To reduce the number of times your eyes stop, you need to train the eyes to see a larger area of the page each time they do stop. Through drills and practice, you are able to see more of what you're reading and stop focusing on each individual word. With practice and patience, you will be able to take in more of the printed page while you read and reduce the amount of movement that your eyes make, which makes for faster and more efficient reading.
Reading Drill 1
Eye drills are absolutely essential to your success at increasing your reading speed. There are several exercises that you can use and they can be done for just a few seconds when you have time, or you can really focus on them and do them for more extended periods of time. With practice and patience, you will find that you're able to increase your visual "bite."
For this drill, focus your eyes on the center column letters of each line. Without moving your eyes left or right, read each set of three letters in this order:
- Center letter
- Left letter
- Right Letter
Then move your eyes straight down to the next line and repeat the process until you complete the drill.
The width of this drill is 1 ¼ inches, which is about the average area required for an untrained speed reader to see well enough to read the three letters with little effort.
The first time you read through this drill, you may experience some difficulty. If so, repeat it several times. Pay attention to your eyes and focus on not moving them left to right. Try to read straight down without moving them at all. As you repeat the drill, you will find that it becomes much easier to do this and you will slowly be increasing your visual depth. If you use the camera analogy from earlier, you will be able to zoom out and see more of the picture you are reading.
No matter what you're studying, you need to practice properly to get it right. The same is true when you're running through the various drills you will find in this article. The main key to remember while practicing reading drills is to simply relax. You will make several mistakes at first, but that's why you're practicing! Your main purpose at this point is to simply retrain your eyes to read differently and more efficiently. Your accuracy will improve as your eyes learn and your vision span increases. The second key of practice is patience. Don't stress out and don't rush, do it at a good pace and once you do it correctly at that pace, gradually increase your speed. Finally, master one drill at a time before moving on to the next.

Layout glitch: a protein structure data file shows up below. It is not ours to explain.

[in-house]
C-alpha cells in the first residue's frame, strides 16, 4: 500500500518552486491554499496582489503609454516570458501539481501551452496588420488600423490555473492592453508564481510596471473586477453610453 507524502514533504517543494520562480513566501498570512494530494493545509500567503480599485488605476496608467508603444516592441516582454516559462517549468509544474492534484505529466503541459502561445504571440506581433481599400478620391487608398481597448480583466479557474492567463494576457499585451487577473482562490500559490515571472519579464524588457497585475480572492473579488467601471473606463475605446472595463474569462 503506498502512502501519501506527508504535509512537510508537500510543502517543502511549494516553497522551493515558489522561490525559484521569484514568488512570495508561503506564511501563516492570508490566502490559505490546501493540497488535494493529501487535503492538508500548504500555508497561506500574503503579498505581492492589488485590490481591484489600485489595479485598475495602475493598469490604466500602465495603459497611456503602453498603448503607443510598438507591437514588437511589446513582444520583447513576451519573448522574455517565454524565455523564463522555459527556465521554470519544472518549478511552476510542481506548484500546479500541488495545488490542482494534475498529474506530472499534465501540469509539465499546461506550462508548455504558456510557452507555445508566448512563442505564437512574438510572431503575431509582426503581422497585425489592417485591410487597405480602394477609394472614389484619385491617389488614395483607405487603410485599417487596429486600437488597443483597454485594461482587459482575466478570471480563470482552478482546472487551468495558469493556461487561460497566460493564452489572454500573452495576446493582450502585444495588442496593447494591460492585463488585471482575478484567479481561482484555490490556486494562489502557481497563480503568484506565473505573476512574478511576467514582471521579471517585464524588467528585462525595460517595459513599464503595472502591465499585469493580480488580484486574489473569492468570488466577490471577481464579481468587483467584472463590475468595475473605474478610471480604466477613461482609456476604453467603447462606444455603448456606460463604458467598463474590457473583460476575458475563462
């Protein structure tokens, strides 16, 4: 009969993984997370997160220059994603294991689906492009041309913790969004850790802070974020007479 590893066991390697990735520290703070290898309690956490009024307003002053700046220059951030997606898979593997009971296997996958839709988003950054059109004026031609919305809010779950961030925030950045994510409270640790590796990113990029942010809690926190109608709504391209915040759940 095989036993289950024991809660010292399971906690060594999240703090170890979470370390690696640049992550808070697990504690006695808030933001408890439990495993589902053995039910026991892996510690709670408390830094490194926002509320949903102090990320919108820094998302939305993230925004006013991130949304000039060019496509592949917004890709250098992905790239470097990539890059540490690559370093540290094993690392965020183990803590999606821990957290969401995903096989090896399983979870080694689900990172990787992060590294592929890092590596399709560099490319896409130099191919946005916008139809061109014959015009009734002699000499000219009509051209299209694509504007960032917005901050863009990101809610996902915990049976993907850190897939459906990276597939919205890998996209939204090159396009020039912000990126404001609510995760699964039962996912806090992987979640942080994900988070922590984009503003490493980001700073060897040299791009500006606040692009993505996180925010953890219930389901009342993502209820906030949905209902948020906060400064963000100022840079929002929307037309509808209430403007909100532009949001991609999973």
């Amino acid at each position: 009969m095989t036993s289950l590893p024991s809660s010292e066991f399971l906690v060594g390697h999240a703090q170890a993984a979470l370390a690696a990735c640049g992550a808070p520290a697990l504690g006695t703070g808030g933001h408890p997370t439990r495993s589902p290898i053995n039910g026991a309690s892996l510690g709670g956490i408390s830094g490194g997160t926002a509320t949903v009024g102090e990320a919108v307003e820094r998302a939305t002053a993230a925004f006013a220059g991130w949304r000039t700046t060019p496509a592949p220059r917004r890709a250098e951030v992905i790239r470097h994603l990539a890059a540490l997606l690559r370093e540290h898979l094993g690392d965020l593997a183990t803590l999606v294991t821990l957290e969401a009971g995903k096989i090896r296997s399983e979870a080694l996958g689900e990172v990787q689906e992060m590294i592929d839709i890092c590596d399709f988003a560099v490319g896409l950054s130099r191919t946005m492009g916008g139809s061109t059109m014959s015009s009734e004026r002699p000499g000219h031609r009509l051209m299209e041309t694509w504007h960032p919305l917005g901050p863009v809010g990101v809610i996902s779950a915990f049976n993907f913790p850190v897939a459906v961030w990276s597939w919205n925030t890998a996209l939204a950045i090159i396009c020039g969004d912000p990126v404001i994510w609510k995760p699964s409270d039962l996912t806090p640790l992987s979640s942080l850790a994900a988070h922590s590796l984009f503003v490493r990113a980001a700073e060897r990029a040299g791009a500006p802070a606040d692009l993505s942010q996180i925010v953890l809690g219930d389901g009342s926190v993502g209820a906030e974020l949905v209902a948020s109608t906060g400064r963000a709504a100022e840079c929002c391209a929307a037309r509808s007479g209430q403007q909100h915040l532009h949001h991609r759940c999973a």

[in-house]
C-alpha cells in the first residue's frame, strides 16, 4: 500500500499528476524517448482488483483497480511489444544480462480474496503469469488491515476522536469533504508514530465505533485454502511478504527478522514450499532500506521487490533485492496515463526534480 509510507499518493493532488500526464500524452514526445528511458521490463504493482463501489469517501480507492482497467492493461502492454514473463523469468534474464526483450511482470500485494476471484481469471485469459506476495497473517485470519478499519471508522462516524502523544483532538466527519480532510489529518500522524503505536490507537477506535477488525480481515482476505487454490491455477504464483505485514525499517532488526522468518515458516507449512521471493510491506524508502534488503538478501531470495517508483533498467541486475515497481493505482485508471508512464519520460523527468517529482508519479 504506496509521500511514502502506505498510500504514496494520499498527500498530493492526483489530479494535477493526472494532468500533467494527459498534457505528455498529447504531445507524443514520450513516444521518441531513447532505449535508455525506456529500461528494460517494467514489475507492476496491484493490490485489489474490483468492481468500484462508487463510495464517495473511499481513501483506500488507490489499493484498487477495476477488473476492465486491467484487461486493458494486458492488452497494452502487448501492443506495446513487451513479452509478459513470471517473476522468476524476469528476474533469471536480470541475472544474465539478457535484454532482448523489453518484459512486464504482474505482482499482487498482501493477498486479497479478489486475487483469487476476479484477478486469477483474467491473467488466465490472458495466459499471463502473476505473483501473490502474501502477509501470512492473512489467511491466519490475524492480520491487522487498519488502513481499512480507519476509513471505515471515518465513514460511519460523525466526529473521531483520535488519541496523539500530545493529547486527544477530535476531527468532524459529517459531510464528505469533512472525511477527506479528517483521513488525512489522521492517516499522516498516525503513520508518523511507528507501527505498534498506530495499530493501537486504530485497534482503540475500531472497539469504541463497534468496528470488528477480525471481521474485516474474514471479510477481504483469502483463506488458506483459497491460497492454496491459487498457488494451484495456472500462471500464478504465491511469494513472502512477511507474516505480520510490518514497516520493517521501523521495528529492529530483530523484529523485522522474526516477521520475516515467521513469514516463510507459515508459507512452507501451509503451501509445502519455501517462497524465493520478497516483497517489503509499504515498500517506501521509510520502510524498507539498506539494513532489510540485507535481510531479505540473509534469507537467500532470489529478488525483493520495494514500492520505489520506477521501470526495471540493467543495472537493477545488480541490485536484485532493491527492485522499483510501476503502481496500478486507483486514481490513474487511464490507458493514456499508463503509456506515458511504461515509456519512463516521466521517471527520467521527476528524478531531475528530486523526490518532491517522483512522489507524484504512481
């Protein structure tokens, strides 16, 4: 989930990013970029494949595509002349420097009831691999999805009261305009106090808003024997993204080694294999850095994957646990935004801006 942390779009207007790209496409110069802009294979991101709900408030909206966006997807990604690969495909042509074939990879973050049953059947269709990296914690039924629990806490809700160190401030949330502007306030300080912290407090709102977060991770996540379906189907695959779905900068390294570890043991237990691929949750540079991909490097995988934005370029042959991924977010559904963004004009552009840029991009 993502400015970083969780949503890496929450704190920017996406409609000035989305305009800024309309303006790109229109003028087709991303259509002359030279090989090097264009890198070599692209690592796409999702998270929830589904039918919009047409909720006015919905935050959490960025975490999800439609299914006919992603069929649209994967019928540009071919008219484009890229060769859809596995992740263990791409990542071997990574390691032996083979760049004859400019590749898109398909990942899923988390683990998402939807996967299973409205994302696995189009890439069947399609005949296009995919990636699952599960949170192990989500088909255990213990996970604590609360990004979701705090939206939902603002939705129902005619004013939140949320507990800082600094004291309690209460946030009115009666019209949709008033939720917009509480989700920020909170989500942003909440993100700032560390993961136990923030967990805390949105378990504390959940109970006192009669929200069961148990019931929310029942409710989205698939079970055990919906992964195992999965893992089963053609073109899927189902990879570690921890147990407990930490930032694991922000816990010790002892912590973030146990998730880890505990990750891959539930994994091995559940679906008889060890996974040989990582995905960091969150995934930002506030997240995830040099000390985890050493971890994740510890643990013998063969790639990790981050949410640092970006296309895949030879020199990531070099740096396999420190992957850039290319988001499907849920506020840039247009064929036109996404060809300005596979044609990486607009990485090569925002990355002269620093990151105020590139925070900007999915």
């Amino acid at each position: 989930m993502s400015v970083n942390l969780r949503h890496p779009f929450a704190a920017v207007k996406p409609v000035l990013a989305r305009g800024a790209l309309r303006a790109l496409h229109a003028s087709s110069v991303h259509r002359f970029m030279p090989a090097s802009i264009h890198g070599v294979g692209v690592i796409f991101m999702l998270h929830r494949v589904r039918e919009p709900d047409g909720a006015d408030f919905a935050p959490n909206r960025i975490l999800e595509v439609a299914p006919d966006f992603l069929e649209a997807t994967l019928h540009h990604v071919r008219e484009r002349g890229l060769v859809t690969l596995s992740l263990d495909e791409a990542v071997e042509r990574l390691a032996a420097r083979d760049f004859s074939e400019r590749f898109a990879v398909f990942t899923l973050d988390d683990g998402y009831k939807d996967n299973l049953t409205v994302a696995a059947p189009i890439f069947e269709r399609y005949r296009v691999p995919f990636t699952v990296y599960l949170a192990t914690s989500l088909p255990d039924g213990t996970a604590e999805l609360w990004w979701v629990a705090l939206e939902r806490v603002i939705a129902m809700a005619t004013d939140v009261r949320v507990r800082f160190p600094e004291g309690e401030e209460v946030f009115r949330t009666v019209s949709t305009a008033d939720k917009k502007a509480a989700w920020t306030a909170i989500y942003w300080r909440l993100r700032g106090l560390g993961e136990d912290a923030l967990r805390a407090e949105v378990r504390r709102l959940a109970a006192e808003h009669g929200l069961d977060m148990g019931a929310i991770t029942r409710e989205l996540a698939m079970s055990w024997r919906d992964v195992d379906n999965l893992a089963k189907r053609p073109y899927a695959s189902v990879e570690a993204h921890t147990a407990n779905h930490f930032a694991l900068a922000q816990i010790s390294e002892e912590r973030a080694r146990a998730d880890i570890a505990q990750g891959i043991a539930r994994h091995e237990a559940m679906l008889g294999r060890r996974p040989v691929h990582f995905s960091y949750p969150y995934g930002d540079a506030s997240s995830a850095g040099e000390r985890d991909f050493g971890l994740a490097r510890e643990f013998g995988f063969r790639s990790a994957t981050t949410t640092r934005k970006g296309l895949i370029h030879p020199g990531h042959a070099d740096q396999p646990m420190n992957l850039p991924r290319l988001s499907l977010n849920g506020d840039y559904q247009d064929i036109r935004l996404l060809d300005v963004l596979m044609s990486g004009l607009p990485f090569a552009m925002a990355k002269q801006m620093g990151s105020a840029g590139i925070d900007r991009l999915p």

If you practice frequently for short periods of time, you will find that you do not get tired as quickly. Short practice sessions are better than long sessions, as it easy for the eyes to become tired doing some of these reading drills, as the eyes have most likely never worked in this manner in the past.
Reading Drill 2
For Reading Drill 2, practice aloud and silently, reading the letters in this order:
- Immediate left
- Immediate right
- Far left
- Far right
Once you have mastered Drill 1 and 2, you will want to move on to 3, 4 and 5. Master each drill before you move on to the next. Each time you practice, begin with Drill 1 and then move up to the next drill through the natural progression.
When you get to Drill 5, you will notice that the width of the drill is much wider now. It is actually the typical column width of most paperback books. When you can read Drill 5 well, you should be able to read straight down the page without moving your eyes left or right.
Because the majority of people are taught to read aloud in school, switching to reading silently is not something that everyone can master. Vocalization when reading is simply reading aloud. Reading quickly aloud is difficult for people, as they can't always speak as fast as they would like to read. Even if you do not read aloud completely, you may be guilty of subvocalization. Subvocalization is essentially no different than reading aloud; it's just that you don't necessarily get whole words out, but rather different types of sound or puffs of air. If you are unable to break a habit of subvocalization, you are likely going to be stuck at a reading rate that is the same as your speaking rate, which is about 150 wpm for most people.